The culture of building 314 can, at times, be an echo chamber that isn’t really conducive to nuance or reason, and when that happens, it’s more than a literal breath of fresh air to step through that glass door, out of the dilapidated hallway of a gravely neglected computing department, and back into the real world.
The licence that one releases their software under is often a topic that’s given less thought then it perhaps deserves. I’ve been releasing my code under the MIT (Expat) licence for as long as I can remember, but I thought it might be prudent to take a closer look at what’s out there in the wild world of software licensing.
A fog has descended upon my mind throughout this year, and it has become so thick that I can barely remember what life was like before it. If I were to kill myself tomorrow, it would no longer be because of my mood. It would be because my cognitive and executive functions have deteriorated to the point where I can barely do what’s necessary to operate as a human, let alone work, think, or learn. I don’t have the motivation to actually harm myself, but soon I’ll literally become bored out of my mind.
It’s no secret that most consumer routers ship with software that’s flaky at best, and prohibitively insecure at worst. While I’ve had good experiences with OpenWrt and pfSense, I wanted to build a router from the ground up, both to understand the stack and to have something to tinker with. I found many solid tutorials out there, but few of them covered the intricacies of both PPP and IPv6. Here’s what I’ve learned.
I sought treatment for depression and anxiety just over three months ago, while trying in futility to continue living my life with minimal disruption. My counsellor and my friends convinced me to trudge onwards through the final year of my university course, and in fairness, it was worth a shot. I had an excellent career with Atlassian lined up, with no less than a signed contract, and all I needed to do was simply graduate. As difficult as it was to commit to this decision, I need to devote the rest of this year to my health, during when I can reset my mind without external pressure.
Human gender and sexuality are immensely complex concepts due to our complexity as a species. Despite this, it’s quite simple to handle gender identity in an everyday setting. You can initially guess someone’s gender, because you’ll probably be correct most of the time. Otherwise, accept any corrections or simply ask them how they wish to be referred, and respect their identity. If you deliberately misgender a person because they don’t pass your personal threshold of physical characteristics to be worthy of their gender, you’re not just being rude, but you’re also espousing an excessively simplified and internally inconsistent conceptual understanding of gender.
Sixteen weeks have elapsed since I last wrote about depression. Since then I have repeatedly slipped into deeper local minima, first five weeks ago, then a fortnight ago, making previously awful states seem like manageable annoyances in hindsight. The following further documents my decline, as I belatedly decide to ask for help.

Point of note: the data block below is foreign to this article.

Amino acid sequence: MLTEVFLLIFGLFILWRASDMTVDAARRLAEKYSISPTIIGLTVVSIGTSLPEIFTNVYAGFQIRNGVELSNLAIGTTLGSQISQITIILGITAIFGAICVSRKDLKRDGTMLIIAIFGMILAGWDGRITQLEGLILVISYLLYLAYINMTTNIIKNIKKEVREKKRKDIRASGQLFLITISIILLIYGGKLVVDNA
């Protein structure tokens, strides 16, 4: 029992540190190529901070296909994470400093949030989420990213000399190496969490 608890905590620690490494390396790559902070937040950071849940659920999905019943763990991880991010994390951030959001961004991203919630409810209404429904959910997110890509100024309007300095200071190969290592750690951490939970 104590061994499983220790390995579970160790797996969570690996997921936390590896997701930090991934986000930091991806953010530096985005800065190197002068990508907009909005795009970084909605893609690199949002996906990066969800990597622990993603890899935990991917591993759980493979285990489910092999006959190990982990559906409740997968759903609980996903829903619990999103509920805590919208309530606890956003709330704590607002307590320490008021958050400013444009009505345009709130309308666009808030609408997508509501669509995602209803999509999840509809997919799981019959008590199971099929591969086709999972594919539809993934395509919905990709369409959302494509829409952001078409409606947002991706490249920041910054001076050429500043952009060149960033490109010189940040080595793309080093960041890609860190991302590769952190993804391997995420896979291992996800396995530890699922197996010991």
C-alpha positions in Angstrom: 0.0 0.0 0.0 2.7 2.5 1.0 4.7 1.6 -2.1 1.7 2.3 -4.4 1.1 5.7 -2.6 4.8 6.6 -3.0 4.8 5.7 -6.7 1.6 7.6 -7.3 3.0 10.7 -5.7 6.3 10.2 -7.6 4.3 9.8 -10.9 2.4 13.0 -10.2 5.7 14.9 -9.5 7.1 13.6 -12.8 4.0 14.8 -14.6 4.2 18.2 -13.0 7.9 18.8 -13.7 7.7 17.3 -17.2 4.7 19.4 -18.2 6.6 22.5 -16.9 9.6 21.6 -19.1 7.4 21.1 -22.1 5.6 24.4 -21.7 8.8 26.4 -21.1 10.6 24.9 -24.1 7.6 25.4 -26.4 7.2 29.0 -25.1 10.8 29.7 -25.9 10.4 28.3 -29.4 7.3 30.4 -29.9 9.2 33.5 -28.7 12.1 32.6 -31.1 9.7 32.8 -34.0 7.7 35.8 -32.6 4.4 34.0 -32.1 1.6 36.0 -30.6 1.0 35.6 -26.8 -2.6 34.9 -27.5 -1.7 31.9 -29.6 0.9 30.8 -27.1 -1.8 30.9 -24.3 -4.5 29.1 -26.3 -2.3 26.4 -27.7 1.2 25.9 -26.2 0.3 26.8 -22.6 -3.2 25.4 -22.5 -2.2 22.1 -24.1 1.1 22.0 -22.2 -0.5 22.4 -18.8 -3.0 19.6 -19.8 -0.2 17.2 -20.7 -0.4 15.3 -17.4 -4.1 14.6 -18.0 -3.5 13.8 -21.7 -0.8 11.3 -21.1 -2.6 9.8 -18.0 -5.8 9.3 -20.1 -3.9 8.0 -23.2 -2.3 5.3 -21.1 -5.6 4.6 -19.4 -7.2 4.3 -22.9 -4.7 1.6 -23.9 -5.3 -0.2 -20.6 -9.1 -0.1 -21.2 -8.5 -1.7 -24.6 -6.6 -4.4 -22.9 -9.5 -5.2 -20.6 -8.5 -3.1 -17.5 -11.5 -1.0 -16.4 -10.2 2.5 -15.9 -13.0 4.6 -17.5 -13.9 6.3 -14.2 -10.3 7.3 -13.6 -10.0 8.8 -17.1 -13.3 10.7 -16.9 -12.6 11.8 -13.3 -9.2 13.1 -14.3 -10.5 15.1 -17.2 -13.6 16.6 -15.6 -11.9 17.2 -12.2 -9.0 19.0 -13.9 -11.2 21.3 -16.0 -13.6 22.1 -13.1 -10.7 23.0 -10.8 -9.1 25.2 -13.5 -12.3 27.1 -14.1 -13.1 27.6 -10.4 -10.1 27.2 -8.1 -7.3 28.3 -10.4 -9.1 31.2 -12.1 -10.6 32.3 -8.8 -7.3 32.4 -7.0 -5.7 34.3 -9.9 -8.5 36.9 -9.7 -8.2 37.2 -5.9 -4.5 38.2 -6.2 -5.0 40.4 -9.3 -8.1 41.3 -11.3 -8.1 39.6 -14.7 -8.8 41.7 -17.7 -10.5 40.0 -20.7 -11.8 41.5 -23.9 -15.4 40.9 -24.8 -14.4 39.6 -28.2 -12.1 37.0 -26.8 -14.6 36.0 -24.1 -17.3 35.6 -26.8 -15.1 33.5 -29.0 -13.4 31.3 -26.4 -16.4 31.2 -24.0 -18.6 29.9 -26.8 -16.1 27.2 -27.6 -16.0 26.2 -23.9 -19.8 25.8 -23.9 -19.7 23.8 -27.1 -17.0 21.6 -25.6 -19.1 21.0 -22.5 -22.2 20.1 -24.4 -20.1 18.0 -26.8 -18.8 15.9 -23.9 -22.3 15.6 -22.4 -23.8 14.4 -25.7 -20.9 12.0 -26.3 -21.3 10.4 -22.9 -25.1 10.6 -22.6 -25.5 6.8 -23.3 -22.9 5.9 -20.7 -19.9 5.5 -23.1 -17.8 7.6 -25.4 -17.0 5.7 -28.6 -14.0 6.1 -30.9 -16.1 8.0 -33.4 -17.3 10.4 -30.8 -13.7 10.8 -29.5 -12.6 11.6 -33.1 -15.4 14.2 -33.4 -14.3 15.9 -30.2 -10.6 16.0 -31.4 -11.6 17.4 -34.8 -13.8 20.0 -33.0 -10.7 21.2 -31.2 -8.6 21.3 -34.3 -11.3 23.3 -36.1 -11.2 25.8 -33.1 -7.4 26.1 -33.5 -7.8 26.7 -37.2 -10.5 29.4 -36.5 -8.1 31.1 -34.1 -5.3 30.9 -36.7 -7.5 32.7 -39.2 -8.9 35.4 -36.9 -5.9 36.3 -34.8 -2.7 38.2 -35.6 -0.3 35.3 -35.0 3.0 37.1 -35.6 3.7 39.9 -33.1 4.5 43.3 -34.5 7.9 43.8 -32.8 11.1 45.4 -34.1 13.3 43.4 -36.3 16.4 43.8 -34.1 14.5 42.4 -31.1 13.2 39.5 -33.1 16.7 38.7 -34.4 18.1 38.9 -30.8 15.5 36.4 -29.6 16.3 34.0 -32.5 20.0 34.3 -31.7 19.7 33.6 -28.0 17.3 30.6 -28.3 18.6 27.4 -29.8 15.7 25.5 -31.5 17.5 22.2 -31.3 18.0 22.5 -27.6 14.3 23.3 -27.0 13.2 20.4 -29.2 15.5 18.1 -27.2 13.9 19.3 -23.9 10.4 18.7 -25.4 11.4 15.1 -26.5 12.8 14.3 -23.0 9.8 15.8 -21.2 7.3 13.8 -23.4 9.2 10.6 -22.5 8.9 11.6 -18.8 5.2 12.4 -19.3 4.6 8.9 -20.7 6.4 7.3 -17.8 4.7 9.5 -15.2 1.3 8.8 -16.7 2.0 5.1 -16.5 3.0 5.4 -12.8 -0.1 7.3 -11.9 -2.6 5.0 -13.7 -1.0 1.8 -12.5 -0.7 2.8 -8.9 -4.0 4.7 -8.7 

Almost every university has a handbook which should serve as an authoritative source regarding which units a student needs to complete to be able to graduate. If you are a computing student at Curtin University, this is not the case.
Being in a permanent state of melancholy is a very damaging predicament because it’s an almost insurmountably difficult loop to identify, accept and break. I’m now acutely aware of this because I’ve been depressed for nearly a year now. I’ve decided to materialise some of my thoughts because it might help organise them.
Tired of the sluggishness of Windows on my laptop and interested in experimenting with a Unix-like that I haven't tried before, I gave OpenBSD a second shot after a brief stint on my netbook a couple of years back. Coming from exclusively using Gentoo, this seemed like a natural choice due to its minimalism and the shared roots between ports and portage. Reading Matthew D. Fuller's comparison of BSD and Linux inspired me to venture beyond the familiar walls of the Linux world.
The tools that you use on an intensive, continuous basis greatly affect the way that you work. When Linus Torvalds ran out of space on his home desk, he simply bought a new one. My previous work surface was a pair of tables made by a popular Swedish flat pack furniture retailer. They were far too light, being essentially cardboard laminate, chipped easily, and wobbled ridiculously when I wrote. To make matters worse, they were just a tad too tall, hampering circulation in my arms.
Imagine that you're on a bicycle, and you've been pushed to aid your start for a few dozen metres. Imagine that you've continued pedalling, thinking that you're now moving on your own, but there is in fact no chain on your bicycle. You've been fruitlessly spinning your legs, deceived by the residual velocity that is now quickly diminishing. You are in fact me, discovering that prior knowledge can only get me so far with underdeveloped study skills.